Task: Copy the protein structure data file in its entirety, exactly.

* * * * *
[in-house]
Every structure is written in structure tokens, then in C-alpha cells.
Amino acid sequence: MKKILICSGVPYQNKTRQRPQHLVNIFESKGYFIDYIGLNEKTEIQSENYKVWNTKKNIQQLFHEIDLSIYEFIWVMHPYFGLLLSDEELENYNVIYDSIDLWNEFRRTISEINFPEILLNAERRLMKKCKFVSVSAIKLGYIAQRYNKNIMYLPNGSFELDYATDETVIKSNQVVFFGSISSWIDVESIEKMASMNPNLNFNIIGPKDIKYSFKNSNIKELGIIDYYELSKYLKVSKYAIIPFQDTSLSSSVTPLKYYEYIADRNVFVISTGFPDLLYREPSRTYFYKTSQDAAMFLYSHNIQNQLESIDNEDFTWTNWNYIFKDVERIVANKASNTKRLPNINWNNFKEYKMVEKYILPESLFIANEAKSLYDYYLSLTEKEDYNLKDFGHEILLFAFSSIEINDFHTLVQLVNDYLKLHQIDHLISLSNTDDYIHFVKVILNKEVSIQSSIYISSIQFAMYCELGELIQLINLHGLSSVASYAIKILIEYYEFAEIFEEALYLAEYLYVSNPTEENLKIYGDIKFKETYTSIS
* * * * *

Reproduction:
[in-house]
Every structure is written in structure tokens, then in C-alpha cells.
Amino acid sequence: MKKILICSGVPYQNKTRQRPQHLVNIFESKGYFIDYIGLNEKTEIQSENYKVWNTKKNIQQLFHEIDLSIYEFIWVMHPYFGLLLSDEELENYNVIYDSIDLWNEFRRTISEINFPEILLNAERRLMKKCKFVSVSAIKLGYIAQRYNKNIMYLPNGSFELDYATDETVIKSNQVVFFGSISSWIDVESIEKMASMNPNLNFNIIGPKDIKYSFKNSNIKELGIIDYYELSKYLKVSKYAIIPFQDTSLSSSVTPLKYYEYIADRNVFVISTGFPDLLYREPSRTYFYKTSQDAAMFLYSHNIQNQLESIDNEDFTWTNWNYIFKDVERIVANKASNTKRLPNINWNNFKEYKMVEKYILPESLFIANEAKSLYDYYLSLTEKEDYNLKDFGHEILLFAFSSIEINDFHTLVQLVNDYLKLHQIDHLISLSNTDDYIHFVKVILNKEVSIQSSIYISSIQFAMYCELGELIQLINLHGLSSVASYAIKILIEYYEFAEIFEEALYLAEYLYVSNPTEENLKIYGDIKFKETYTSIS